For the 2022-23 school year, LFA will be mask optional.
Masks remain among the best tools to combat the spread of COVID-19. Especially when community transmission remains high, masks will be recommended but not required at LFA. Community members may choose to remove masks in all areas of campus, including the dorm. Masks continue to be federally required in health care settings and for health care personnel, including school nurse offices, this applies to LFA's Health Center.
- Visitors to campus may also choose to remove their masks when visiting.
- Should conditions change and there is a need to return to masking or other mitigations, the Academy will actively communicate policy changes.
- Masks should be worn by symptomatic individuals cleared to be on campus.
- This increases the importance of remaining home if community members have ANY symptoms of illness as the Academy will not have the added community protection of universal masking.
- Those returning after day 5 of infection MUST continue masking through day 10 if returning to campus.
- Wearing masks is not required but highly recommended for those with suspect or known exposure to a COVID-19 case, especially higher risk exposures.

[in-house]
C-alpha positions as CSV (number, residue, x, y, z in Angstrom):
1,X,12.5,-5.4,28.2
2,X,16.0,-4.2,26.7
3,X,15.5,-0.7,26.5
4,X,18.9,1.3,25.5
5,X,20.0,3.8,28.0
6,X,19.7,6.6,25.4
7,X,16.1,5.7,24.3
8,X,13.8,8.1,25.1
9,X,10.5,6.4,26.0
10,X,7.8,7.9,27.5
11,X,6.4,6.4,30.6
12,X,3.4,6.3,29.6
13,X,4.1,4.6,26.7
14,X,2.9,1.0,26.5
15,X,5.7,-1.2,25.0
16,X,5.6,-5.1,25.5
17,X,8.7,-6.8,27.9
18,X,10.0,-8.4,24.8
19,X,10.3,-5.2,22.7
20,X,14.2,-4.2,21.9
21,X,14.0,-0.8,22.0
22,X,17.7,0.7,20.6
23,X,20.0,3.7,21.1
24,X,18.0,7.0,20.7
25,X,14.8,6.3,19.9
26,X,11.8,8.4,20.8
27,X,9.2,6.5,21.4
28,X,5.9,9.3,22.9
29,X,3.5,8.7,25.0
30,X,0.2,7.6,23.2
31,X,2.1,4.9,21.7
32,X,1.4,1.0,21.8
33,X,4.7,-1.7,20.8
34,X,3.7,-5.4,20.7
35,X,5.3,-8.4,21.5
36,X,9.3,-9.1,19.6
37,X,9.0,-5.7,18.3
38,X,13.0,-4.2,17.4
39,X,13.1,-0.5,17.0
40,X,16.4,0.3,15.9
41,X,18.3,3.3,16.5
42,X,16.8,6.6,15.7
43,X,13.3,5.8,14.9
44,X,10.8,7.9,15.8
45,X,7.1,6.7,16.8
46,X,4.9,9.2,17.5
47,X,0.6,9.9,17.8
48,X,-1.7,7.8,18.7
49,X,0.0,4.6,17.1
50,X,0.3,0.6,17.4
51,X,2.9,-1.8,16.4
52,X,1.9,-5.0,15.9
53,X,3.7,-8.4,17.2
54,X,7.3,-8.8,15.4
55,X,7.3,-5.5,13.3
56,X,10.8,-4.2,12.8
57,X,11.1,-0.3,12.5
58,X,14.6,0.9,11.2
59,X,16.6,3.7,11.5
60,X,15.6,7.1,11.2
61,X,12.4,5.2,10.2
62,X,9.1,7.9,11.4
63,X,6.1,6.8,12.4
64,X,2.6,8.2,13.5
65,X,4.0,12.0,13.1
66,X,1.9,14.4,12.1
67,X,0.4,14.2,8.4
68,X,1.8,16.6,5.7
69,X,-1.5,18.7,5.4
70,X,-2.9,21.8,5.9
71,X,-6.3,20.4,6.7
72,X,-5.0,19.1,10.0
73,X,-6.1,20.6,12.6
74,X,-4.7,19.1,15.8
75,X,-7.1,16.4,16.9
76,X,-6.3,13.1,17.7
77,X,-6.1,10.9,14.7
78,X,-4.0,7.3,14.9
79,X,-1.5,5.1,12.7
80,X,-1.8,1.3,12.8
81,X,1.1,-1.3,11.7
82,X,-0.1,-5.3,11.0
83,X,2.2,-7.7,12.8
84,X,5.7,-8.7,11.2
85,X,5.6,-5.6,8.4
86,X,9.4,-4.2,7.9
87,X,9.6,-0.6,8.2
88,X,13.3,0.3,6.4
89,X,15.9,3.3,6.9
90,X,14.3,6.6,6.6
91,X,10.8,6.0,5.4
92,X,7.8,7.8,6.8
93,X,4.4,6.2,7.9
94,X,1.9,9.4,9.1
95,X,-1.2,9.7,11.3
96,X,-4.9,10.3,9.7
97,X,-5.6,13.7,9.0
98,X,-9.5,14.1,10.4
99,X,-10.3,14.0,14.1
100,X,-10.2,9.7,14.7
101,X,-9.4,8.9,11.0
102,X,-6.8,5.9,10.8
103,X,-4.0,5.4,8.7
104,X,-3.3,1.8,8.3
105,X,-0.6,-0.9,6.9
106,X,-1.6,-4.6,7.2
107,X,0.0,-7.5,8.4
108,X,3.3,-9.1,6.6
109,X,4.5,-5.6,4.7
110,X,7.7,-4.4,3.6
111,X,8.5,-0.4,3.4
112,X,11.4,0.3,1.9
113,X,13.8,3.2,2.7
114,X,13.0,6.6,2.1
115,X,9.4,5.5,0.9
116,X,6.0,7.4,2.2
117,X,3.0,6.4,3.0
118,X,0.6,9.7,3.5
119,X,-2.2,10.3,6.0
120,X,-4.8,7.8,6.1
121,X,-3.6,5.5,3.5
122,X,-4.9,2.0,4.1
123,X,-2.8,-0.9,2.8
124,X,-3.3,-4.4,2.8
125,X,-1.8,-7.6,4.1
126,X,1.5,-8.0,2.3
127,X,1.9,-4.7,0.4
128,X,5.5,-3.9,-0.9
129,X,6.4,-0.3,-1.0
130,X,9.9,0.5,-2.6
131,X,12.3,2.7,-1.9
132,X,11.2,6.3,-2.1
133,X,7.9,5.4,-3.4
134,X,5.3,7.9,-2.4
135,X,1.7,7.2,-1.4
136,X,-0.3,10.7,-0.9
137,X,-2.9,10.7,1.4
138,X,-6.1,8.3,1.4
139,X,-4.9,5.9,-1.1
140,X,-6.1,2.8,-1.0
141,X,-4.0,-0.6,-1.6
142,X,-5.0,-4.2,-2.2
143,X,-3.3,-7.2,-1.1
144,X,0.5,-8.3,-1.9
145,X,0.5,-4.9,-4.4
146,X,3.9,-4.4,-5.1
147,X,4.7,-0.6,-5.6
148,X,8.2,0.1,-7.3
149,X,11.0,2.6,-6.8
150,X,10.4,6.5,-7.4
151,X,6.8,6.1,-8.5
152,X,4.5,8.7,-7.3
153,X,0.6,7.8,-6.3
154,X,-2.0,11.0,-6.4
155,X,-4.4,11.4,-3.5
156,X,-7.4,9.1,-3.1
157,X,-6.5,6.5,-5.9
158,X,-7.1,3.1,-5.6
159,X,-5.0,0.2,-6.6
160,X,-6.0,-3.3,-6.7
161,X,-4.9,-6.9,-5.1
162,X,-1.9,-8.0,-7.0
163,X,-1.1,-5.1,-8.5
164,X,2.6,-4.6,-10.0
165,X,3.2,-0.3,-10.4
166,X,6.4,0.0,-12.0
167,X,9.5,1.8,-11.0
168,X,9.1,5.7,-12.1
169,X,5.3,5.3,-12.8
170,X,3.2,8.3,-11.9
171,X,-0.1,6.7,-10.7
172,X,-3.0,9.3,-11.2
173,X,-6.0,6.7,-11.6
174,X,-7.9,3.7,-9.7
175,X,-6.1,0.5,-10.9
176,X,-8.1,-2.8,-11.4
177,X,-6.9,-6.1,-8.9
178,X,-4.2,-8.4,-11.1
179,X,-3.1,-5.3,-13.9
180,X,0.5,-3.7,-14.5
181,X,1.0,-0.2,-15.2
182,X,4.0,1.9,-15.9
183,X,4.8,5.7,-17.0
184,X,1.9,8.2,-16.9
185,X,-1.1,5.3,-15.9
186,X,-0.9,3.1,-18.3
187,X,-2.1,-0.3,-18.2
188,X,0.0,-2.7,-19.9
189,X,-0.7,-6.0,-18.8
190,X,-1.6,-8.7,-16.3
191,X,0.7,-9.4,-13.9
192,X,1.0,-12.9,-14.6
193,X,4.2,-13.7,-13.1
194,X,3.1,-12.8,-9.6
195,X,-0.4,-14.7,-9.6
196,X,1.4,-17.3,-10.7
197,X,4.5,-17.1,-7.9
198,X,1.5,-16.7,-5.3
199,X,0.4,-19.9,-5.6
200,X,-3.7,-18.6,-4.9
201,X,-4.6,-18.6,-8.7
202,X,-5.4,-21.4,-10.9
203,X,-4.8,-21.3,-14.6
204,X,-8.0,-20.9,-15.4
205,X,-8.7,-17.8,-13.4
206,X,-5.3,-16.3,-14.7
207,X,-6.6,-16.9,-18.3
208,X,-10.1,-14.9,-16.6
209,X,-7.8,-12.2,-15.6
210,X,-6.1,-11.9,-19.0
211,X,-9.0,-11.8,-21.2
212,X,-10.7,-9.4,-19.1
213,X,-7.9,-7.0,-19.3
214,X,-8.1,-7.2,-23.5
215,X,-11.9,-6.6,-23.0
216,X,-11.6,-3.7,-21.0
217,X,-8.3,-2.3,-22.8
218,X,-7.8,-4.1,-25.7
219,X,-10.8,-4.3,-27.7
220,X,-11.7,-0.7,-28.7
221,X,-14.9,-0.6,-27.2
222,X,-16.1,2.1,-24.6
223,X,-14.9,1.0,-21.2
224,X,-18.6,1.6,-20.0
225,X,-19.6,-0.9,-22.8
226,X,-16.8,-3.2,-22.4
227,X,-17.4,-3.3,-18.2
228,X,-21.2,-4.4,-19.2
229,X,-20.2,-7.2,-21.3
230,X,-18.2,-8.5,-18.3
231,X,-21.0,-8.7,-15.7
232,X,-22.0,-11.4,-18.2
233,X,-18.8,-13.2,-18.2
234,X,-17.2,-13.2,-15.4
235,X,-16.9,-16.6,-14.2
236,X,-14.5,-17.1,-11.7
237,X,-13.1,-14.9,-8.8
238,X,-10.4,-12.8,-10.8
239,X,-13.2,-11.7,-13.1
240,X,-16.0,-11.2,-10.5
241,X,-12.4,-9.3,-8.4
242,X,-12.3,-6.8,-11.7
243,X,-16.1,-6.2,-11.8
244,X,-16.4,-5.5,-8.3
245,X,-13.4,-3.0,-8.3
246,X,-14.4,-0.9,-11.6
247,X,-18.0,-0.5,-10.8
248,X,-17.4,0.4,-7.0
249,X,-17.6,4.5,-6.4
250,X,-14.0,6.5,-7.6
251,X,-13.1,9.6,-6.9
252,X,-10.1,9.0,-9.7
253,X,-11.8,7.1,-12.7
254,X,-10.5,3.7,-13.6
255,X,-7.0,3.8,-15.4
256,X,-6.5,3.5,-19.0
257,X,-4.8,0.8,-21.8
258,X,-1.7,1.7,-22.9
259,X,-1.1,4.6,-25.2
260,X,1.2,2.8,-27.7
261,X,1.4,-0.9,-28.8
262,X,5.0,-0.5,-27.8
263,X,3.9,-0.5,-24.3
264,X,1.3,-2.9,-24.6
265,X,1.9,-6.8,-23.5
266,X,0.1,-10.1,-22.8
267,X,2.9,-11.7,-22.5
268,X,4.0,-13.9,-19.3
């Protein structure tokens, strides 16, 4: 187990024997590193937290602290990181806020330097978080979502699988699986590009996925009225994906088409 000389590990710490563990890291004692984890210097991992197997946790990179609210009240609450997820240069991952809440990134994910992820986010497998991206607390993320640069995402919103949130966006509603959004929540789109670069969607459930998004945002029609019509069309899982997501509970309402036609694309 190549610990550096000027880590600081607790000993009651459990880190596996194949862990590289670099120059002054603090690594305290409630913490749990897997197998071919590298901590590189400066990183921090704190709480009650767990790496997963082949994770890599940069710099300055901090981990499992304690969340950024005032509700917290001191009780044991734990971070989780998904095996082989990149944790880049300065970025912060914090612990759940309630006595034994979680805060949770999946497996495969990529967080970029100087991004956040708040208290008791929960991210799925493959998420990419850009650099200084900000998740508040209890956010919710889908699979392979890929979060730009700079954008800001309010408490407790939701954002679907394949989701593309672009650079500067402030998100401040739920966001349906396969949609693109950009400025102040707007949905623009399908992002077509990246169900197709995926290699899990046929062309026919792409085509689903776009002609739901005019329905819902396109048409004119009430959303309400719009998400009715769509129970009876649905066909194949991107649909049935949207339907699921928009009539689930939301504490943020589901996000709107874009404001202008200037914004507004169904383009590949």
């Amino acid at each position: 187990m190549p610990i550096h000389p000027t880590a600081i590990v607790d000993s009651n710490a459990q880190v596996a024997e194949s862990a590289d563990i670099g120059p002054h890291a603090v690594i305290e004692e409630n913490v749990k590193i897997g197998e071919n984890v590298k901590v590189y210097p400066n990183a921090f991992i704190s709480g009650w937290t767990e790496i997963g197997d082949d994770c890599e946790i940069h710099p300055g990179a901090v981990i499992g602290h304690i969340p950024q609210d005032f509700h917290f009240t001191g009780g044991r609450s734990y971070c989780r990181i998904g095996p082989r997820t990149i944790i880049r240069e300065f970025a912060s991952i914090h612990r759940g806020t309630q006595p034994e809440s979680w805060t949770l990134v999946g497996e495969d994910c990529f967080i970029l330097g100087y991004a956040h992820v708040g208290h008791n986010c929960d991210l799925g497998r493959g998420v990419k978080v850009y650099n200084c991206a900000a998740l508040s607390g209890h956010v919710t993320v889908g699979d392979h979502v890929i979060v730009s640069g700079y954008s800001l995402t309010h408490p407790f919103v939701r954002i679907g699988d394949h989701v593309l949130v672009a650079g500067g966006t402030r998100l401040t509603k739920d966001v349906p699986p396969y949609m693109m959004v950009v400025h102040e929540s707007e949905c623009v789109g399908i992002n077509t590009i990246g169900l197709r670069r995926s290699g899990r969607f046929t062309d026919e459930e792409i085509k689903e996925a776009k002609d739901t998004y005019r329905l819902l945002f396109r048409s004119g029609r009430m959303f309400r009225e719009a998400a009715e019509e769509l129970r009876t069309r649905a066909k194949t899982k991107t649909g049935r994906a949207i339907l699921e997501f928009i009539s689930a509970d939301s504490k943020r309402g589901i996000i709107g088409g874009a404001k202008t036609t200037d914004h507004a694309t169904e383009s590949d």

- All community members who test positive must isolate for a minimum of five (5) calendar days. Day zero is either the date of symptom onset or on the date of a positive test, if asymptomatic. If after five days, the person has remained asymptomatic (or seen a resolution of symptoms, including 24 hours without fever or the use of fever reducing medications) they may return and remain masked at all times through day 10.
LFA will no longer be conducting official contact tracing but communicating exposure to those with increased exposure risk is highly recommended.
If you choose to mask, LFA strongly recommends using a medical grade mask or better. N95 or KN95 or KF94 masks are recommended, and the School does have a supply of these on hand due to a very generous parent donation for any community member who otherwise cannot access these.
If you have any symptoms of COVID-19 (any of the following: fever [100.4°F or higher], new onset of a moderate to severe headache, shortness of breath or difficulty breathing, cough, congestion/runny nose, sore throat, nausea/vomiting, diarrhea, new loss of sense of taste or smell, fatigue from unknown cause, muscle or body aches from unknown cause), no matter how every day or minor they may seem, follow the applicable guidance below:
- Day Students or Faculty/Staff should not come to school. They should inform LFA’s health services team email@example.com of symptoms and testing status (e.g, one negative, awaiting another).Individuals with 2 negative tests may return to school when fever free without fever reducing medication for 24 hours, have no diarrhea/vomiting for 24 hours, and have had improving symptoms for 24 hours. A positive result should follow the isolation protocol above.